Muzzgachem Fest, a festival on inclusion and accessibility curated by Marius Fernandes and coordinated by Prakash Kamat in association with the National Association of the Blind (NAB) will be held on February 2 at Santa Cruz. NT BUZZ finds out more
ANNOUSHKA FERNANDES | NT BUZZ
With an aim of making the general public aware of how the specially-abled community should be treated and enable more interaction with them, Muzzgachem Fest, a festival on inclusion and accessibility will be held on February 2 at the National Association of the Blind (NAB) premises in Santa Cruz.
The festival has been curated by Marius Fernandes and coordinated by Prakash Kamat in association with NAB.
“Specially-abled people don’t need empathy or sympathy
they need education, they need disabled-friendly infrastructure, they need
training, they need skills, they need a level playing field and they need
opportunities and they will deliver. To showcase their talent and sensitise
people the idea for this fest was born,” adds Kamat, who believes that the
concept of inclusion is still missing in our society. “Unless there is someone
in the family who is specially-abled no much attention is given to these
people. And the specially-abled should be brought into mainstream society,”
says Kamat. And it is only when people come and witness the work that these
disabled people can do, that they will understand, feels
Fernandes meanwhile is noted for curating various festivals like the Patolleanchem Fest, Ghumtacho Fest, Ramponkaranchem Fest, Kajuchem Fest, etc, in different villages. And the idea for holding such festivals, he says, was born, about 20 years ago after he understood how festivals worked in Goa. “People from different parts of the society were not included in festivals. These festivals were controlled by politicians, money, and sponsors so I came up with the idea of something where we, the general public would be in control of,” says Fernandes. “These festivals don’t look at the colour of your skin or your religion. Everybody can come and volunteer.”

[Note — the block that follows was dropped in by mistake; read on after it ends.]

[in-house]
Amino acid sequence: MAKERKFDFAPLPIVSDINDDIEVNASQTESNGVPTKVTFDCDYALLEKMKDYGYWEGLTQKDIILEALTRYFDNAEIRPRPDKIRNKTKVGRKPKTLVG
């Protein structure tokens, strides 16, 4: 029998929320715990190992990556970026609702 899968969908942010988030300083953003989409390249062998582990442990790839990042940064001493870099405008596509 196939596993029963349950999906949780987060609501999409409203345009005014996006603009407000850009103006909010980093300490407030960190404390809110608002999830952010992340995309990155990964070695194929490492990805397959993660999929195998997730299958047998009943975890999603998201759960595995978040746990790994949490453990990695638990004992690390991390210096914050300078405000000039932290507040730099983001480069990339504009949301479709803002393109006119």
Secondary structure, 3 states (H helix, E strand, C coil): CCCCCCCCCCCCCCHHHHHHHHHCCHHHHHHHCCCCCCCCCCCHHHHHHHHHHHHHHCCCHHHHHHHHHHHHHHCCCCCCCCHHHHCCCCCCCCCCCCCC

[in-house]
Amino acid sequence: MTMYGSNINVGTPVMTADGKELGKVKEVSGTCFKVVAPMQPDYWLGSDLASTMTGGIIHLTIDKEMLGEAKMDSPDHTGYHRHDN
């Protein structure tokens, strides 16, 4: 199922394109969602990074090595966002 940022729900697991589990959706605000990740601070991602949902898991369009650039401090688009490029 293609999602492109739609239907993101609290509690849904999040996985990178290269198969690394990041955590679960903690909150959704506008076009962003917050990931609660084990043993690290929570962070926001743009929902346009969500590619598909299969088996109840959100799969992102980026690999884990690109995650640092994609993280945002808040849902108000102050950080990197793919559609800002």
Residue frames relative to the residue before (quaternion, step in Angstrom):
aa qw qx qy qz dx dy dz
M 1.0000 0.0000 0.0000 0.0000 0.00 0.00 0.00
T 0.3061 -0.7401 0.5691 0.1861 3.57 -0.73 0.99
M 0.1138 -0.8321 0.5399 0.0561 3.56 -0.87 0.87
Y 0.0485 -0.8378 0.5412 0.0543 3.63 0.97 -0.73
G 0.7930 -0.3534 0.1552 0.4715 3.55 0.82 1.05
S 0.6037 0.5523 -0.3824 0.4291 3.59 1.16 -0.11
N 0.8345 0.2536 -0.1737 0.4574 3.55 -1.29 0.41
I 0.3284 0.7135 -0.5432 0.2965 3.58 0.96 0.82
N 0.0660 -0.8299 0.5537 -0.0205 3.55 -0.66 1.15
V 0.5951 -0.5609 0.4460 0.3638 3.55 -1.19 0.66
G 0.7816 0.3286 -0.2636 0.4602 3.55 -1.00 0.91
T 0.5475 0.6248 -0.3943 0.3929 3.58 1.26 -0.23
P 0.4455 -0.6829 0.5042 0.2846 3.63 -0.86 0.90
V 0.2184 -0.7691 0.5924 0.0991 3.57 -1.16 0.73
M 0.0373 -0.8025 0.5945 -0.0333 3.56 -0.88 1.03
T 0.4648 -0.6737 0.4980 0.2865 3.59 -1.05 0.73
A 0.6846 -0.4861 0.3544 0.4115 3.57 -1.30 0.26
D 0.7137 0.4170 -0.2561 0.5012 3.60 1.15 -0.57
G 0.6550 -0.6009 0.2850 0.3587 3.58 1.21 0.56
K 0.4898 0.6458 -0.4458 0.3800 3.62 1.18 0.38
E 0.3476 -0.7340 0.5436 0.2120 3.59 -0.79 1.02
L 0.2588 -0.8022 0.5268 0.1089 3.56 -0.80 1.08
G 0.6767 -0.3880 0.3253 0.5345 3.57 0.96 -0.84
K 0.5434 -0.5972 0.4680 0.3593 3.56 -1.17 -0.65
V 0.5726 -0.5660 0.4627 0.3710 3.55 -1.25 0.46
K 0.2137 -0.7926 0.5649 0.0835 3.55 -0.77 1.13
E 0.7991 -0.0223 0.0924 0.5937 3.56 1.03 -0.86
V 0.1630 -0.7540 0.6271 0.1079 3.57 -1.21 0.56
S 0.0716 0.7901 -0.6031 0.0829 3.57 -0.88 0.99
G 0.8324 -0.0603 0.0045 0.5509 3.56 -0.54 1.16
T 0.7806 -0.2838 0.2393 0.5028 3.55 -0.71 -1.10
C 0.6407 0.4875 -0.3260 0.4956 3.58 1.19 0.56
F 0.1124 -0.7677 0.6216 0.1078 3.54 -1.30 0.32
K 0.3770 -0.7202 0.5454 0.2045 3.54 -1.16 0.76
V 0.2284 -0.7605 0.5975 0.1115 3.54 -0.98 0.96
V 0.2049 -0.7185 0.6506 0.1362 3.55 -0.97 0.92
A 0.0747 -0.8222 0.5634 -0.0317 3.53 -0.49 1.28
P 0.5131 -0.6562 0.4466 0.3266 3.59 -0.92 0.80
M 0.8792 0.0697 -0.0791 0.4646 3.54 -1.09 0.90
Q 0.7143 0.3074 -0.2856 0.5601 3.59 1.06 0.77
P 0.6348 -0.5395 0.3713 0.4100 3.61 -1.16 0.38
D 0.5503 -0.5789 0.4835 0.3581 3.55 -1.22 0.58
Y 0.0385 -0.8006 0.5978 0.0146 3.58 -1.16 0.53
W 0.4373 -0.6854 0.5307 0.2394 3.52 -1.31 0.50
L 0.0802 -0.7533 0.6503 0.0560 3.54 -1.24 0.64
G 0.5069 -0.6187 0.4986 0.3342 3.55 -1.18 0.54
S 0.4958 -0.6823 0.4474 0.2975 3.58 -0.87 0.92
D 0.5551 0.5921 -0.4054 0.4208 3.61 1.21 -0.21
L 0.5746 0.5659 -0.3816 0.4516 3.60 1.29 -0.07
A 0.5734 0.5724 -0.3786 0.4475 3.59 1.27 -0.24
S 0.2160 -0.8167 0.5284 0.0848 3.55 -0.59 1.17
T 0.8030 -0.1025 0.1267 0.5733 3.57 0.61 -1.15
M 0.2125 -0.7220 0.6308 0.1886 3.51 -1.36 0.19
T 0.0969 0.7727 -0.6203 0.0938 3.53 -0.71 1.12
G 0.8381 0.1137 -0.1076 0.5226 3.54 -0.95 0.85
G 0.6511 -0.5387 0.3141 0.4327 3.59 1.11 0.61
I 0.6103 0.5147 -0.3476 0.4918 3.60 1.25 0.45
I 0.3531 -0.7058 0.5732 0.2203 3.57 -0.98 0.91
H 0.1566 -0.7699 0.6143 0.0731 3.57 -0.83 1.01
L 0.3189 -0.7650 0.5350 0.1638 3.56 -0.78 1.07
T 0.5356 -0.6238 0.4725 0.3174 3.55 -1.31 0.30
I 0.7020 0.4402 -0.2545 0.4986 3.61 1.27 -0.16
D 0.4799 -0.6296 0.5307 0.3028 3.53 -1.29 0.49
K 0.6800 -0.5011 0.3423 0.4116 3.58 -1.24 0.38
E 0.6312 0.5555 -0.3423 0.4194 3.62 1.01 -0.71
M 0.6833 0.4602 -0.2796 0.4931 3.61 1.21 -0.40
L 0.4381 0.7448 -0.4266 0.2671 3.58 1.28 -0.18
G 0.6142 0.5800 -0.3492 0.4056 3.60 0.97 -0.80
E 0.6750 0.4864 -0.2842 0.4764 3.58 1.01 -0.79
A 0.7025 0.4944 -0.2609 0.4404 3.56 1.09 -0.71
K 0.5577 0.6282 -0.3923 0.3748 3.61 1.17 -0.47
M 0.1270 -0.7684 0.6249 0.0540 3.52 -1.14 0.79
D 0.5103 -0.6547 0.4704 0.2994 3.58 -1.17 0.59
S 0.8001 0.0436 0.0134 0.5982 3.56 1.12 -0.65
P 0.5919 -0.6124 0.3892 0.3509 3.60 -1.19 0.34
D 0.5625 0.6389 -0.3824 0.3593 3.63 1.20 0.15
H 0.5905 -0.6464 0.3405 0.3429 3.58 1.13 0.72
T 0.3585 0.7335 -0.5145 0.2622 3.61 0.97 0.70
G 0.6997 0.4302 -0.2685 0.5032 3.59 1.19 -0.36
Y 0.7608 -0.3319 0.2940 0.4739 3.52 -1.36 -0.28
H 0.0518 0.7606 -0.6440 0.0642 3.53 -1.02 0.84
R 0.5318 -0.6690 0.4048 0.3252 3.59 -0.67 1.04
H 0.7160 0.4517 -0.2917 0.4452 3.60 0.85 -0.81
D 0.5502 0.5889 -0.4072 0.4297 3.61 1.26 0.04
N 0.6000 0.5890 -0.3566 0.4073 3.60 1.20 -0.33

The Muzzgachem Fest came about, he says, on the request of a friend who belonged to the differently-abled community. “Now is a right time to do this fest. When we found out the history of St Cruz and Merces, we discovered music was their passion,” says Fernandes. Thus the festival was named Muzzgachem Fest and is a celebration of music featuring various Goan musical talents, old and new.
The festival will begin at 11 a.m. from Holy Cross
Church, St Cruz, with the ‘Muzzgachi Pasoi ‘ (Musical Heritage Walk) conducted
by historian Sanjeev Sardesai. He will be accompanied by musicians and will
take people on a trail through five historic landmarks of the village. “In this
way, we will have music, history and culture,” says
This will be followed by performances by talented artists from all over Goa at NAB and will witness the visually impaired students at NAB also showcasing their talent.
The festival will primarily feature Goan Konkani music as its main theme with a special focus on the ghumot. “Goa has a tremendous music culture. And the world class instrument, the ghumot, is perhaps the only music instrument in the world made of mud. But we still do not love or know more enough about our instrument, preferring the saxophone and trumpet over it,” says Fernandes. Besides the ghumot, kotti (a musical instrument made using coconut shells) and ghummotacho naaz (fusion of instruments) will also be played along with the Goan cultural dances of kunbi and fugdi dance.
“It’ll be multicultural fest. Hindus, Catholics, Muslims and everyone else will be coming and performing at this festival,” adds Fernandes.
In fact, one will not see the use of any electrical instruments at the festival, which will have no chief guest, no competitions, no prizes and no money involved.
The festival will also see the unity of the St Cruz villagers as they have volunteered to be a part of the festival through NAB’s efforts of getting them involved.
The NAB premises in St Cruz was chosen as the venue for the festival to make sure that people visit the place and interact with the differently-abled people and learn more about them.